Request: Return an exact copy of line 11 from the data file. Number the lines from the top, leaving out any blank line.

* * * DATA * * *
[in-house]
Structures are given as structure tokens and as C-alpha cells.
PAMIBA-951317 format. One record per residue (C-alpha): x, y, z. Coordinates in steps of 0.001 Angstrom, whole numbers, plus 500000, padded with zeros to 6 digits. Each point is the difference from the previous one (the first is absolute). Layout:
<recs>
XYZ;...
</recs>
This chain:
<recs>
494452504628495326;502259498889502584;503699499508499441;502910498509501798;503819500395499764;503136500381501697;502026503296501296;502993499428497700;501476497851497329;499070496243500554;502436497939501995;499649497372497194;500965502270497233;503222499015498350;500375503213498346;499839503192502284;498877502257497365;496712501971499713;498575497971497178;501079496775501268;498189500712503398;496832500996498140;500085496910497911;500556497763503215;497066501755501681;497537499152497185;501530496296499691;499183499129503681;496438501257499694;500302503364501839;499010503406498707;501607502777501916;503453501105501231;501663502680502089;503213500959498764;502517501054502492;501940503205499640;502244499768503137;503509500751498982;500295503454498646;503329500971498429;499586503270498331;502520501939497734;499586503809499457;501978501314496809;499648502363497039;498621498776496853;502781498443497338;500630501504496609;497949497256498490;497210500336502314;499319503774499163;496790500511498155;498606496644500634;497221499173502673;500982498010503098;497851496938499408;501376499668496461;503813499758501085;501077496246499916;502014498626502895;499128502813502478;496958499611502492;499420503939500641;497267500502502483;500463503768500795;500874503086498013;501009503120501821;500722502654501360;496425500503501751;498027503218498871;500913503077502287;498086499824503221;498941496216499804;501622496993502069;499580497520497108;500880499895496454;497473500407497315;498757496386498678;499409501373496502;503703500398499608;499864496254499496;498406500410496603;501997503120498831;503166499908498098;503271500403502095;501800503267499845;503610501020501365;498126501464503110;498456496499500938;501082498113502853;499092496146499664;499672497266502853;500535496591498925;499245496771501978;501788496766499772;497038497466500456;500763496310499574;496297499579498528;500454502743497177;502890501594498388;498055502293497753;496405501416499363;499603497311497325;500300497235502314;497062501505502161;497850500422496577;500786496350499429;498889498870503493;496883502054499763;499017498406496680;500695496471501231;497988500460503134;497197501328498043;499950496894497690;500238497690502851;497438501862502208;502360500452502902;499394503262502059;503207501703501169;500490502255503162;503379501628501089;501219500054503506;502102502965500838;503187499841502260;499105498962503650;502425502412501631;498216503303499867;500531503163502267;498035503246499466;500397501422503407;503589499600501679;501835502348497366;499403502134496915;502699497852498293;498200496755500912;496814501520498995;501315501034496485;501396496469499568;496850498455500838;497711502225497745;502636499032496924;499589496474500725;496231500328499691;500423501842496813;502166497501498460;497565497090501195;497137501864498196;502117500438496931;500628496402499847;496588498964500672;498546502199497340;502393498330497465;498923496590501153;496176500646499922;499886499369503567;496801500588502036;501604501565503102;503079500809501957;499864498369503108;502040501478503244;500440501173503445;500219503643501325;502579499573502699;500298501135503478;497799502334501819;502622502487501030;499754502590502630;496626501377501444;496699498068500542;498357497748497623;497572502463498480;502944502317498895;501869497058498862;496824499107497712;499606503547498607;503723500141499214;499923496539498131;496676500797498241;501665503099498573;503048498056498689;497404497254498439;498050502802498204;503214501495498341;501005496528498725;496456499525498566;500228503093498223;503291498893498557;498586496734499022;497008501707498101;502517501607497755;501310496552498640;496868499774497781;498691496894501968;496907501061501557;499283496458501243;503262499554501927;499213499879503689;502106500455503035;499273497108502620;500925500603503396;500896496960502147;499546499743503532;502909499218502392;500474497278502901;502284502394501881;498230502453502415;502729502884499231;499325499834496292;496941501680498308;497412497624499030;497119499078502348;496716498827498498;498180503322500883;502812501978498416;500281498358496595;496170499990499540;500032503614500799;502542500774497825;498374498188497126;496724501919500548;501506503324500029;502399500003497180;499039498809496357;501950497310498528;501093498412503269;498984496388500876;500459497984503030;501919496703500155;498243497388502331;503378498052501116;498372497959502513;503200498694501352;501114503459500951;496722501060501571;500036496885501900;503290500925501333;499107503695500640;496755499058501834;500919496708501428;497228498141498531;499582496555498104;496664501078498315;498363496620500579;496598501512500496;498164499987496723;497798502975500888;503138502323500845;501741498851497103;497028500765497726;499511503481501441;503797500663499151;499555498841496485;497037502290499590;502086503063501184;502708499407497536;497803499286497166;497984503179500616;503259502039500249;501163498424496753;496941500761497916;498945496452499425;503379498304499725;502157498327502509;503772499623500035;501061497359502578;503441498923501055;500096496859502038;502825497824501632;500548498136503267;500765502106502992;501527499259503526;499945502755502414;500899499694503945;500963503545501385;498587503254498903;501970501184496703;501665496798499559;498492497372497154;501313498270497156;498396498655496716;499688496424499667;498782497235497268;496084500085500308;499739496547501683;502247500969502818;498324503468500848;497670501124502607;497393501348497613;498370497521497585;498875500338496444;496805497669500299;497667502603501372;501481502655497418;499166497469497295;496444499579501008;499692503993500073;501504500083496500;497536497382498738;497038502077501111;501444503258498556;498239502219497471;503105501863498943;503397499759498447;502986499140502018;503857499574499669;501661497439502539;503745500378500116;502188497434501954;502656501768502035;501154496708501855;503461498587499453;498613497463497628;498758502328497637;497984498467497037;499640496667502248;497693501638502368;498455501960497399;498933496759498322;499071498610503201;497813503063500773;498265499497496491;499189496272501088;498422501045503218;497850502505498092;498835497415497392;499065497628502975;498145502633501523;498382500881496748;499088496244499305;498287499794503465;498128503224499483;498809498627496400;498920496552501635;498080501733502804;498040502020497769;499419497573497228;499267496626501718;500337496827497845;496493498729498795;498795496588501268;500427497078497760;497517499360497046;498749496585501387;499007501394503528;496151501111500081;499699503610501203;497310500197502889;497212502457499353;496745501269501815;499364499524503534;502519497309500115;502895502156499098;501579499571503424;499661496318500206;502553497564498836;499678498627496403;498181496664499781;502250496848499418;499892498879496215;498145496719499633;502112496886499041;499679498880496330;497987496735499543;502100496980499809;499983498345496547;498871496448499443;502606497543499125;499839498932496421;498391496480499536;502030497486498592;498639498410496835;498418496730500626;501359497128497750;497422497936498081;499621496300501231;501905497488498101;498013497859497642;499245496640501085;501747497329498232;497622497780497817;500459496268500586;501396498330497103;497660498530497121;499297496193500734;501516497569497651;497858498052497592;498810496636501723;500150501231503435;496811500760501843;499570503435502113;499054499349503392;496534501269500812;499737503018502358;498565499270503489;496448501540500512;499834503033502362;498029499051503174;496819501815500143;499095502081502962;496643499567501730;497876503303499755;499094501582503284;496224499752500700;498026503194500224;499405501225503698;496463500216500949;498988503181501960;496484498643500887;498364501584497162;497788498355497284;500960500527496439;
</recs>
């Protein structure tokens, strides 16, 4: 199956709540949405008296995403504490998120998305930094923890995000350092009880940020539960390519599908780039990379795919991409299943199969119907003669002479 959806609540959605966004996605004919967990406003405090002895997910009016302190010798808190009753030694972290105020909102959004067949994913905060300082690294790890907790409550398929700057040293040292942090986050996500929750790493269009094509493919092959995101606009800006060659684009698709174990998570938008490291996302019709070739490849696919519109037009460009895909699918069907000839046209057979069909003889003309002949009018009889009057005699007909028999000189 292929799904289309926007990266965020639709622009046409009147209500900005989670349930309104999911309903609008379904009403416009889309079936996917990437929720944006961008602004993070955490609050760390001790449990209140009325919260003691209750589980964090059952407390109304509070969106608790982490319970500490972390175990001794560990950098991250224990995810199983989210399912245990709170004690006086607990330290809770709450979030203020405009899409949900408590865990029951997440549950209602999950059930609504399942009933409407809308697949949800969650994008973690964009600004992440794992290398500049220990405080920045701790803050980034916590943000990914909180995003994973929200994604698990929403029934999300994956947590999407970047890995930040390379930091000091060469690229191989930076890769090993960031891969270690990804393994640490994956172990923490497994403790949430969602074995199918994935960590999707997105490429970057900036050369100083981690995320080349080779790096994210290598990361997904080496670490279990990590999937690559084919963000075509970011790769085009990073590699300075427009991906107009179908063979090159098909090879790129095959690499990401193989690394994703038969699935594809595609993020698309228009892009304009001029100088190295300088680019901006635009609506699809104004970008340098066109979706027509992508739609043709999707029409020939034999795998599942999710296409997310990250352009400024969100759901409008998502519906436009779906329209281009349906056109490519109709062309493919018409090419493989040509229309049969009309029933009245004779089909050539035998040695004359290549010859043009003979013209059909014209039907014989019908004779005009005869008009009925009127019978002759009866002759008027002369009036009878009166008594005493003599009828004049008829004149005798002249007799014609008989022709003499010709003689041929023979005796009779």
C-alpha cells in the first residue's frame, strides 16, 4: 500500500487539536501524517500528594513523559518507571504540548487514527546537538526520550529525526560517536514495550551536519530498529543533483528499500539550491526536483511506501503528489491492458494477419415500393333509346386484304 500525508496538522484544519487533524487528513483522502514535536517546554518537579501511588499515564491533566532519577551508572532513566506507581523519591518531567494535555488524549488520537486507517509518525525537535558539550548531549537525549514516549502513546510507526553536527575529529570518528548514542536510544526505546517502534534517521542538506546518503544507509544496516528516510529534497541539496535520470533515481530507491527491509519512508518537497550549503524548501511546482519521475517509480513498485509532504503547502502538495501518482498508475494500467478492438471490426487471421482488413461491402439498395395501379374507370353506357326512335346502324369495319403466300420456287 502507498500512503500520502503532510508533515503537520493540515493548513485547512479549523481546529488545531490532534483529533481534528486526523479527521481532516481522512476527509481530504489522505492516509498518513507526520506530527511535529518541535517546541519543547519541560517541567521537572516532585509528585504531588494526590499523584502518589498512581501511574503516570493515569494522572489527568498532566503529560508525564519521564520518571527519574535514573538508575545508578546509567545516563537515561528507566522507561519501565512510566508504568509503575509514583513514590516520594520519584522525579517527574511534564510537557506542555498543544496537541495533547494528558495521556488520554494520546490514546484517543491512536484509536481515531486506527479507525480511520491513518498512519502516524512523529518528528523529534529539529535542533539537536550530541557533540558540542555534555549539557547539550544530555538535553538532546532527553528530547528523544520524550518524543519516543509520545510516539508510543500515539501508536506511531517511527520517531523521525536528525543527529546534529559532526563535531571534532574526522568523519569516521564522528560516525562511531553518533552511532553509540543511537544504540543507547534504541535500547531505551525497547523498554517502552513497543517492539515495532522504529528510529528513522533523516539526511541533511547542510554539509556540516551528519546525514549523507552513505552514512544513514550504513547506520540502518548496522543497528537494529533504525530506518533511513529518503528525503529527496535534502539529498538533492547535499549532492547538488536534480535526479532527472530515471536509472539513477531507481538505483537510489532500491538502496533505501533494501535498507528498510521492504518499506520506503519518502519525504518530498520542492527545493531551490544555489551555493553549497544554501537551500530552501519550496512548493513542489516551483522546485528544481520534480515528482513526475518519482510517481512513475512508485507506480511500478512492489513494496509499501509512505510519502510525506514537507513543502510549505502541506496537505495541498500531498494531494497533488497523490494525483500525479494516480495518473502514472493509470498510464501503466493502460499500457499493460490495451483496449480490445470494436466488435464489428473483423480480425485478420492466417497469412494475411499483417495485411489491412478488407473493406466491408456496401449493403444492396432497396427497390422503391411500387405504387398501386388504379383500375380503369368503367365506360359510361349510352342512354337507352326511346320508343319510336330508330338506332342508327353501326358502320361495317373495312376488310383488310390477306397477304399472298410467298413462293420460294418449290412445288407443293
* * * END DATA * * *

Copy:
């Protein structure tokens, strides 16, 4: 199956709540949405008296995403504490998120998305930094923890995000350092009880940020539960390519599908780039990379795919991409299943199969119907003669002479 959806609540959605966004996605004919967990406003405090002895997910009016302190010798808190009753030694972290105020909102959004067949994913905060300082690294790890907790409550398929700057040293040292942090986050996500929750790493269009094509493919092959995101606009800006060659684009698709174990998570938008490291996302019709070739490849696919519109037009460009895909699918069907000839046209057979069909003889003309002949009018009889009057005699007909028999000189 292929799904289309926007990266965020639709622009046409009147209500900005989670349930309104999911309903609008379904009403416009889309079936996917990437929720944006961008602004993070955490609050760390001790449990209140009325919260003691209750589980964090059952407390109304509070969106608790982490319970500490972390175990001794560990950098991250224990995810199983989210399912245990709170004690006086607990330290809770709450979030203020405009899409949900408590865990029951997440549950209602999950059930609504399942009933409407809308697949949800969650994008973690964009600004992440794992290398500049220990405080920045701790803050980034916590943000990914909180995003994973929200994604698990929403029934999300994956947590999407970047890995930040390379930091000091060469690229191989930076890769090993960031891969270690990804393994640490994956172990923490497994403790949430969602074995199918994935960590999707997105490429970057900036050369100083981690995320080349080779790096994210290598990361997904080496670490279990990590999937690559084919963000075509970011790769085009990073590699300075427009991906107009179908063979090159098909090879790129095959690499990401193989690394994703038969699935594809595609993020698309228009892009304009001029100088190295300088680019901006635009609506699809104004970008340098066109979706027509992508739609043709999707029409020939034999795998599942999710296409997310990250352009400024969100759901409008998502519906436009779906329209281009349906056109490519109709062309493919018409090419493989040509229309049969009309029933009245004779089909050539035998040695004359290549010859043009003979013209059909014209039907014989019908004779005009005869008009009925009127019978002759009866002759008027002369009036009878009166008594005493003599009828004049008829004149005798002249007799014609008989022709003499010709003689041929023979005796009779």